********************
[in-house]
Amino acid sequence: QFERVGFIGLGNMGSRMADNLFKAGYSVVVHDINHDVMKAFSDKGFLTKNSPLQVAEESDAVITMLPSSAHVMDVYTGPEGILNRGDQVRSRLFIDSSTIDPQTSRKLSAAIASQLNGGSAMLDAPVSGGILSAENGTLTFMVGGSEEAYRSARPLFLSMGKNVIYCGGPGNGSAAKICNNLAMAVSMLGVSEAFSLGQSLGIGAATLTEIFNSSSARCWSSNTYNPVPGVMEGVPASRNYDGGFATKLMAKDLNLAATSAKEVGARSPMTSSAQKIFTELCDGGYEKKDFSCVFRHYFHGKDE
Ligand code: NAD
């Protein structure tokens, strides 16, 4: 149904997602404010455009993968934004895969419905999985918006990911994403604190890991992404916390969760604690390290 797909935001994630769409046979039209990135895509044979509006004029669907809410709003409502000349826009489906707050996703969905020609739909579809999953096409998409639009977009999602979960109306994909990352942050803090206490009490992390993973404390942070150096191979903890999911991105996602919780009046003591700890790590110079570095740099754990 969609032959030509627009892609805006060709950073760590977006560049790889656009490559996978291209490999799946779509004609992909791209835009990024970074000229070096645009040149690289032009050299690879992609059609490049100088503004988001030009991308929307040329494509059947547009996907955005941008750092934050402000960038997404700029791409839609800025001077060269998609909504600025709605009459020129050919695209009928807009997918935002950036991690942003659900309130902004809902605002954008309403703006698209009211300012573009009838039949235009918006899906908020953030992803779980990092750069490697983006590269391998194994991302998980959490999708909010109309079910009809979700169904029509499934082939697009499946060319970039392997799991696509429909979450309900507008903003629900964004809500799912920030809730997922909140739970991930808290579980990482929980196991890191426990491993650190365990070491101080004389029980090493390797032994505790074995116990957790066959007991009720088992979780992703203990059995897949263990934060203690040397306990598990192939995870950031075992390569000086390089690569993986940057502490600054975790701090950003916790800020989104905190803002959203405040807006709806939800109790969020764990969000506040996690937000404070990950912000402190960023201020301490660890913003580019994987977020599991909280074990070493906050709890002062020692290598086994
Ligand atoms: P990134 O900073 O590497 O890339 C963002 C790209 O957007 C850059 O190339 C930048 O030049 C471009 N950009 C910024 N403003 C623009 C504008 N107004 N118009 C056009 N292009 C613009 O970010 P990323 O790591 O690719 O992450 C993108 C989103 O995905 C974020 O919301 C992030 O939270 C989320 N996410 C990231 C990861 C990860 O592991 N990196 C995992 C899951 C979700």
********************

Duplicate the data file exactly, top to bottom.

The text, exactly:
[in-house]
Amino acid sequence: QFERVGFIGLGNMGSRMADNLFKAGYSVVVHDINHDVMKAFSDKGFLTKNSPLQVAEESDAVITMLPSSAHVMDVYTGPEGILNRGDQVRSRLFIDSSTIDPQTSRKLSAAIASQLNGGSAMLDAPVSGGILSAENGTLTFMVGGSEEAYRSARPLFLSMGKNVIYCGGPGNGSAAKICNNLAMAVSMLGVSEAFSLGQSLGIGAATLTEIFNSSSARCWSSNTYNPVPGVMEGVPASRNYDGGFATKLMAKDLNLAATSAKEVGARSPMTSSAQKIFTELCDGGYEKKDFSCVFRHYFHGKDE
Ligand code: NAD
């Protein structure tokens, strides 16, 4: 149904997602404010455009993968934004895969419905999985918006990911994403604190890991992404916390969760604690390290 797909935001994630769409046979039209990135895509044979509006004029669907809410709003409502000349826009489906707050996703969905020609739909579809999953096409998409639009977009999602979960109306994909990352942050803090206490009490992390993973404390942070150096191979903890999911991105996602919780009046003591700890790590110079570095740099754990 969609032959030509627009892609805006060709950073760590977006560049790889656009490559996978291209490999799946779509004609992909791209835009990024970074000229070096645009040149690289032009050299690879992609059609490049100088503004988001030009991308929307040329494509059947547009996907955005941008750092934050402000960038997404700029791409839609800025001077060269998609909504600025709605009459020129050919695209009928807009997918935002950036991690942003659900309130902004809902605002954008309403703006698209009211300012573009009838039949235009918006899906908020953030992803779980990092750069490697983006590269391998194994991302998980959490999708909010109309079910009809979700169904029509499934082939697009499946060319970039392997799991696509429909979450309900507008903003629900964004809500799912920030809730997922909140739970991930808290579980990482929980196991890191426990491993650190365990070491101080004389029980090493390797032994505790074995116990957790066959007991009720088992979780992703203990059995897949263990934060203690040397306990598990192939995870950031075992390569000086390089690569993986940057502490600054975790701090950003916790800020989104905190803002959203405040807006709806939800109790969020764990969000506040996690937000404070990950912000402190960023201020301490660890913003580019994987977020599991909280074990070493906050709890002062020692290598086994
Ligand atoms: P990134 O900073 O590497 O890339 C963002 C790209 O957007 C850059 O190339 C930048 O030049 C471009 N950009 C910024 N403003 C623009 C504008 N107004 N118009 C056009 N292009 C613009 O970010 P990323 O790591 O690719 O992450 C993108 C989103 O995905 C974020 O919301 C992030 O939270 C989320 N996410 C990231 C990861 C990860 O592991 N990196 C995992 C899951 C979700």